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Hale End is known by most fans of the Premier League as one of the best youth academies in the country, along with the likes of Manchester United and Chelsea. When we think of Hale End, ideas of Bukayo Saka, Emile Smith Rowe and even Ainsley Maitland Niles come to mind. But one man who has been consistently overlooked in recent years as he has grown from an academy talent to first team squad player is Joseph George Willock.
On April 15th 2018, an 18-year-old Joe Willock made his Premier League debut in a 2-1 defeat to Newcastle United. Despite the loss, we learnt a lot from the 68 minutes the youngster was on the pitch; he was raw, yet hungry… relentless. Full of energy. It was just a start, but the Arsenal fans got to see a glimmer of the player to come. At the beginning of the 2018/19 season, following the appointment of new manager Unai Emery, fans were excited to see Willock integrated with the first team- after playing just 417 minutes the season prior. Come the end of the campaign, his minutes stood at 526- with 6 goals scored in that time- a rather impressive goal to minute ratio for such a young player.
The 2019/20 season allowed Willock to more than triple his minutes in the first team. He made 44 appearances in all competitions, including 29 in the Premier League. Scoring five times and assisting once, the Hale Ender continued to show signs of a player with potential- but one who was raw and in desperate need of more minutes to build up his decision making and general play. After several potential loans fell through before the start of the 2020/21 season, it looked as if he was going to spend another campaign as a rotation player- getting minutes in cup games, and maybe a few displays off the bench in the Premier League.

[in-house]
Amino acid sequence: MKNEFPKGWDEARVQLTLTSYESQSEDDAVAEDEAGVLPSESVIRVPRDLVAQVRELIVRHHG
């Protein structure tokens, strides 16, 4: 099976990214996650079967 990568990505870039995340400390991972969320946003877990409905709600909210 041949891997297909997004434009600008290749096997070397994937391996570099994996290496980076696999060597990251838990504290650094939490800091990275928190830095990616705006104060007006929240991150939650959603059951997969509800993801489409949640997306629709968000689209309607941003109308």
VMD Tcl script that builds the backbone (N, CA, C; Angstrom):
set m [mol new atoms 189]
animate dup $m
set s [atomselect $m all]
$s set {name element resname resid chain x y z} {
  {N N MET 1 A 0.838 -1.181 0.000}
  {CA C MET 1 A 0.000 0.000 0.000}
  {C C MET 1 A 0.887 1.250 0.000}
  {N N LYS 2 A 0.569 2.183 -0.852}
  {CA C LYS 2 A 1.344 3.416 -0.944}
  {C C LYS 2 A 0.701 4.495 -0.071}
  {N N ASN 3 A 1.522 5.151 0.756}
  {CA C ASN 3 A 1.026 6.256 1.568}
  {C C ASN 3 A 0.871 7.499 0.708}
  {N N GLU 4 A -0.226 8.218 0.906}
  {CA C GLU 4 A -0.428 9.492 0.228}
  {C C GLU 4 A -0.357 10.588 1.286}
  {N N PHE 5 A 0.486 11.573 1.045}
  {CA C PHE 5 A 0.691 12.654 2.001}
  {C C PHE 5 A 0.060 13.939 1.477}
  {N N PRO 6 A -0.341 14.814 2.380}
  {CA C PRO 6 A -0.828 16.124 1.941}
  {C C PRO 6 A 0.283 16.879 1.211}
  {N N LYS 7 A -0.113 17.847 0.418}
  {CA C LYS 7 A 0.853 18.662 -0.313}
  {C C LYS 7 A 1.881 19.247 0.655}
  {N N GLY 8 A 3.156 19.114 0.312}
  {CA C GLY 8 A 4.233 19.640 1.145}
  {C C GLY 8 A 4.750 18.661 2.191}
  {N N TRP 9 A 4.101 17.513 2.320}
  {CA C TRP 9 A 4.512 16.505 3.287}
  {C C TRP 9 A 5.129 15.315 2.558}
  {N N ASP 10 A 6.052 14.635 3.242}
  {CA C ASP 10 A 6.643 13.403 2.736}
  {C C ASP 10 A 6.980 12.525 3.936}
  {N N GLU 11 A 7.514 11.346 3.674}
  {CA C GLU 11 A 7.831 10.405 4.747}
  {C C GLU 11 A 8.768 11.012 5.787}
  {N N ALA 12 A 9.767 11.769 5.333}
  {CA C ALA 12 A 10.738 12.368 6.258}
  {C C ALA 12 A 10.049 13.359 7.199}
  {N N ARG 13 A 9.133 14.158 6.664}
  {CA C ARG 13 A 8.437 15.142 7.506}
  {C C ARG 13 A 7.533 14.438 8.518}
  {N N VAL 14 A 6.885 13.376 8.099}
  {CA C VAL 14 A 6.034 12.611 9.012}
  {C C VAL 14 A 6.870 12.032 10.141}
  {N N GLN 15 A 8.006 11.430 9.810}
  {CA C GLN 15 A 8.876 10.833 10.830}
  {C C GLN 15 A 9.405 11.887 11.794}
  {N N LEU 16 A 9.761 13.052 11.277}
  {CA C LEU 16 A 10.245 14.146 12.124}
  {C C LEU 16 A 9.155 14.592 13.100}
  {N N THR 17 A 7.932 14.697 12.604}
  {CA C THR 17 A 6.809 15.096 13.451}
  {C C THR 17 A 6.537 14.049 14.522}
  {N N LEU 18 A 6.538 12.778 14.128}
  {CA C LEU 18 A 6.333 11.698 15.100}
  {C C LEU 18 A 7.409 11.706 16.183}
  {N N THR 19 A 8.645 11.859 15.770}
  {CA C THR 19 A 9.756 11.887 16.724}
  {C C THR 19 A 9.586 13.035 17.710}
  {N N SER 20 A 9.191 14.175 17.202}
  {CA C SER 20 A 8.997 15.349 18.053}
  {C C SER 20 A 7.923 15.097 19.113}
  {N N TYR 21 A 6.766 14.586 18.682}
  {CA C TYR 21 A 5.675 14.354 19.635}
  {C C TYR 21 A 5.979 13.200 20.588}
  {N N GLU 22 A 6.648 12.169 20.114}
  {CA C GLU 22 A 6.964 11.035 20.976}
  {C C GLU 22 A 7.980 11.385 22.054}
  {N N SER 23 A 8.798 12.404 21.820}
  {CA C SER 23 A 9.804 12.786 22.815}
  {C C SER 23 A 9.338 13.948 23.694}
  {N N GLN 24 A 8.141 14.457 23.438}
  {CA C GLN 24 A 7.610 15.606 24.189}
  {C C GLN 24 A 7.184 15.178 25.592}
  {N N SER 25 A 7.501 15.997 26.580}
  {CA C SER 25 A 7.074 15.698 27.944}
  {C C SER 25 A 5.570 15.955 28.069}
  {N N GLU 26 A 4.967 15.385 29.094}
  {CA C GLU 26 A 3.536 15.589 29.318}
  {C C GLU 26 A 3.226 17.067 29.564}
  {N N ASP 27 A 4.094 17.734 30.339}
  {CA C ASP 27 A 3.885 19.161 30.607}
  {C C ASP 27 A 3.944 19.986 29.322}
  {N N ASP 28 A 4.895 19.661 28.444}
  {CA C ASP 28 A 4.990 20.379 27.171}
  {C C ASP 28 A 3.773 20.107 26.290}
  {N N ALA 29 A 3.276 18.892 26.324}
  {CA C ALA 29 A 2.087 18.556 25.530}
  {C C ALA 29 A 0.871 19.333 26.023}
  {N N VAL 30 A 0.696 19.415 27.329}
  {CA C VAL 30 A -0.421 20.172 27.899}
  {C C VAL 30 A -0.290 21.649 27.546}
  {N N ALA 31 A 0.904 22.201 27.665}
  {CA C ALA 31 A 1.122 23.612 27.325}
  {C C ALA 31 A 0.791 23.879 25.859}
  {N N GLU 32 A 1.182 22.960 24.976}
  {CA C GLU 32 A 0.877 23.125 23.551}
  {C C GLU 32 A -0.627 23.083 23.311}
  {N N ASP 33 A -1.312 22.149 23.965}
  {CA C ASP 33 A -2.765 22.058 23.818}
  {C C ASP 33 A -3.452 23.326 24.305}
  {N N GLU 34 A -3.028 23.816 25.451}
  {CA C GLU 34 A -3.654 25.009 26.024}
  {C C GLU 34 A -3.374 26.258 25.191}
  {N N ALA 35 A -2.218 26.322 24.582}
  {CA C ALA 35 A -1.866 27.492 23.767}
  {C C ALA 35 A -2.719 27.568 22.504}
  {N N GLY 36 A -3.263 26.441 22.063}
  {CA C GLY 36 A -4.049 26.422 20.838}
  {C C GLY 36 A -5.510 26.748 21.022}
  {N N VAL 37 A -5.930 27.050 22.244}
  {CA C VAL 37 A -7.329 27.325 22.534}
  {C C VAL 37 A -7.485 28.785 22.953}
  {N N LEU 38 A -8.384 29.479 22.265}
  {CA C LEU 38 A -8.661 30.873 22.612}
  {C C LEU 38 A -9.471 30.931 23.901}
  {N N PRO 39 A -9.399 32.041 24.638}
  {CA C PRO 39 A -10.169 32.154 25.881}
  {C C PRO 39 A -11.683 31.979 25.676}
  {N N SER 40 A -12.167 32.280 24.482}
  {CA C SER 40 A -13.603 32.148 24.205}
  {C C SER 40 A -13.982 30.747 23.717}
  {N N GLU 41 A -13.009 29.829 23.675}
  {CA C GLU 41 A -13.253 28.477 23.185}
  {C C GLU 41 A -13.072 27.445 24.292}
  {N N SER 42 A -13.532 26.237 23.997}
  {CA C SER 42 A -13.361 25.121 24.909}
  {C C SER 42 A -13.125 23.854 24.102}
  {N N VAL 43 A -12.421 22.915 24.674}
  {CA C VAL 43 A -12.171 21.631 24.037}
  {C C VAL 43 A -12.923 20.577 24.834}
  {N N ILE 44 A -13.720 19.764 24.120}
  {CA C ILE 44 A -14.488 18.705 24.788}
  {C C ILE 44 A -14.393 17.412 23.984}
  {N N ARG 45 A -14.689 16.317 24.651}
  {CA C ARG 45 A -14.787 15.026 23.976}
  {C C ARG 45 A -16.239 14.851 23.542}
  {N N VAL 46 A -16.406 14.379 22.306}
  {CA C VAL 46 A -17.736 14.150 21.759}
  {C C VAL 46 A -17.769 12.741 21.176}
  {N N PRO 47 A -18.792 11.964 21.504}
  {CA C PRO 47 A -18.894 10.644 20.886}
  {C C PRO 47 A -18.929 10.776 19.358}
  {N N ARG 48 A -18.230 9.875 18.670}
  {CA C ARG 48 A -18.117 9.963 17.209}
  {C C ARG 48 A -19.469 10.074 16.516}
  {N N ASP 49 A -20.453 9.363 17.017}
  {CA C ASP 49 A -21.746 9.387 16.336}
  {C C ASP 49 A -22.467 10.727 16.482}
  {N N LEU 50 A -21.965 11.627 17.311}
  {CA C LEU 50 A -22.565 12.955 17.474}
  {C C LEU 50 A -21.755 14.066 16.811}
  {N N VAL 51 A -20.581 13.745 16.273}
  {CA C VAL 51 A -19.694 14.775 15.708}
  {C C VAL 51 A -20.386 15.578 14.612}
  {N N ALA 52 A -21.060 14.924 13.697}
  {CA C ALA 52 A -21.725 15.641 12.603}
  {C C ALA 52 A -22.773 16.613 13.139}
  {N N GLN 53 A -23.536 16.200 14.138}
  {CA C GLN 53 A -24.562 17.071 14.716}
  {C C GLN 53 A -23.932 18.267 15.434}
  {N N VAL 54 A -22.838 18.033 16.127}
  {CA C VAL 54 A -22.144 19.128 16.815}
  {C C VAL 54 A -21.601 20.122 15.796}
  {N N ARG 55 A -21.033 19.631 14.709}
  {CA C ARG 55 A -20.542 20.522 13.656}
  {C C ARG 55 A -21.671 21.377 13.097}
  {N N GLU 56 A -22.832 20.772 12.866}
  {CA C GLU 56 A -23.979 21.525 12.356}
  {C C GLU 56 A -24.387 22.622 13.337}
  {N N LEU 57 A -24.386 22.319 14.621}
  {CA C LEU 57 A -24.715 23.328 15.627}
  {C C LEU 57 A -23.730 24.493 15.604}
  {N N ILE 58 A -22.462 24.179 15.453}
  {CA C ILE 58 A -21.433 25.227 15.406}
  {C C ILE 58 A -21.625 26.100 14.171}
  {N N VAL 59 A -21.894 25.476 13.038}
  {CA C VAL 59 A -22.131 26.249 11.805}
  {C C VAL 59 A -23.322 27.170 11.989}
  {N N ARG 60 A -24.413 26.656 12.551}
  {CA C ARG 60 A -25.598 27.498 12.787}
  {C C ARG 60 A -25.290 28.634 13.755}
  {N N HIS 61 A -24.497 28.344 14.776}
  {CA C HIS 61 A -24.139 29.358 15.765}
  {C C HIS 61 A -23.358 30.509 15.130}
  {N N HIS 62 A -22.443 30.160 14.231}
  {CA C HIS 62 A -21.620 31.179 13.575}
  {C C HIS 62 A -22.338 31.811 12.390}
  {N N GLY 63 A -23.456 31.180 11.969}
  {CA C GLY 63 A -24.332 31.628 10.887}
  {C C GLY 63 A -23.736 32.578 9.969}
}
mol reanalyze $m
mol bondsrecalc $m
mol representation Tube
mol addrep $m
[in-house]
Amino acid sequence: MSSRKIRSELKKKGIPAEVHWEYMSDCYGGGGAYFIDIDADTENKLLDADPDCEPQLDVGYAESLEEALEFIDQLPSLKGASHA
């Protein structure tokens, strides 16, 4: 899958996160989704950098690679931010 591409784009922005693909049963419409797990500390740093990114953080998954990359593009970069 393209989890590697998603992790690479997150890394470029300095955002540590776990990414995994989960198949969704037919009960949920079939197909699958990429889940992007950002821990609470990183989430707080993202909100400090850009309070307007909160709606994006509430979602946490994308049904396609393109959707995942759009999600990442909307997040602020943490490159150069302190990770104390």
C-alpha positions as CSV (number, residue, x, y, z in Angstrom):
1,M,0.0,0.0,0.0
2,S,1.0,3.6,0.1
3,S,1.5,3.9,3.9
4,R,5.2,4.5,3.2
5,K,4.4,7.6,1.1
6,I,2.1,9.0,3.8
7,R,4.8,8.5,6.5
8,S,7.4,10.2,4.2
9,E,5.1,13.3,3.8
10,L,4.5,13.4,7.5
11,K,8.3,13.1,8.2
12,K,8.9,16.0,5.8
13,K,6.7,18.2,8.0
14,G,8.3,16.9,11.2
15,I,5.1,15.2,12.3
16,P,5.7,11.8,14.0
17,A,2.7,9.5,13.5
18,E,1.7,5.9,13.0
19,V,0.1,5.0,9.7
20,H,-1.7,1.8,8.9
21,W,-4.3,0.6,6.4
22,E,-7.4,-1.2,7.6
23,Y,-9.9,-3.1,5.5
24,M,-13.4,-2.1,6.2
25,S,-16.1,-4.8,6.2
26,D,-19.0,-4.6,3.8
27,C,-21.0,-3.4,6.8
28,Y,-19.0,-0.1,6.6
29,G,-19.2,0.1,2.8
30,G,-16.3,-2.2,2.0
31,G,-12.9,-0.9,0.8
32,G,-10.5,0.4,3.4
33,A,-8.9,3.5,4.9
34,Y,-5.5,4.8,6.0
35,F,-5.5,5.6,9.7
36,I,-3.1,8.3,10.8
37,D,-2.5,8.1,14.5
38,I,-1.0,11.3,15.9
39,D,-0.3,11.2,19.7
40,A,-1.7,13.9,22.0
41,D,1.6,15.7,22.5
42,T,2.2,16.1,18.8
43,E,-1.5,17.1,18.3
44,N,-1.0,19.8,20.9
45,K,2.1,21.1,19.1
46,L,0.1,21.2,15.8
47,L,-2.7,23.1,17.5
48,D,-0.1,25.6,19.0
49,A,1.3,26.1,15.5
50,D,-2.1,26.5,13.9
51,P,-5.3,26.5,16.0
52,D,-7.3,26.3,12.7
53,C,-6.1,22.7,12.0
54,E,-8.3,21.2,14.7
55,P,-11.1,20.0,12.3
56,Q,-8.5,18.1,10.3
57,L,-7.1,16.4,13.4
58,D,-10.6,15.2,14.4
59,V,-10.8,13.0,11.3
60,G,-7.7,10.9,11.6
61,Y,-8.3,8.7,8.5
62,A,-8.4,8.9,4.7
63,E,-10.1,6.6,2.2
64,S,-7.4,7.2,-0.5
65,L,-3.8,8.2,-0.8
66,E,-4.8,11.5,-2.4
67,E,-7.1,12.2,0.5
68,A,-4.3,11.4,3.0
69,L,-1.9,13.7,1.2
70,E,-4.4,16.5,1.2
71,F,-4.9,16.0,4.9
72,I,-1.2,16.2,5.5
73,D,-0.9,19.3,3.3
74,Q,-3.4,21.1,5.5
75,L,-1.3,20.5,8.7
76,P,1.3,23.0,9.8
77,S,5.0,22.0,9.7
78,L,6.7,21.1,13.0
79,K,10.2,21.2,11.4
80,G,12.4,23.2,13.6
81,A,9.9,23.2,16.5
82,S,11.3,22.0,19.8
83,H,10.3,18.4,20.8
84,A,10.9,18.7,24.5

This is largely how it played out up until Christmas on 2020- the Englishman was arguably Arsenal’s star player in the early stages of the Europa League, after he scored and assisted three times each over the course of just 344 minutes to ensure qualification into the knockout rounds. However, come January, having made just one start in the league, Arsenal agreed a deal with Newcastle United to acquire the services of Willock for the second segment of the season.
Life at Newcastle got off to a flying start for the 21-year-old, who scored just 16 minutes into his debut- helping to secure a 3-2 victory over Southampton. Willock then went on a 6-game streak of consecutive starts but failed to register a goal involvement. His next goal, in fact, came from his first game on the bench; in true Arsenal fashion, he came on with 11 minutes remaining to score a late equaliser against Tottenham Hotspur. This goal signalled the start of an excellent run-in to the end of the season for Joe Willock; he became the youngest ever player to score in seven consecutive Premier League appearances. He also showed a capability to score against top teams, with Liverpool, Leicester and Manchester City joining Tottenham as the top clubs unable to keep the youngster out. Willock’s final appearance for the Toon came on the closing day against Fulham, where he scored the seventh goal of his consecutive streak as a send-off to the Newcastle fans who welcomed him so openly.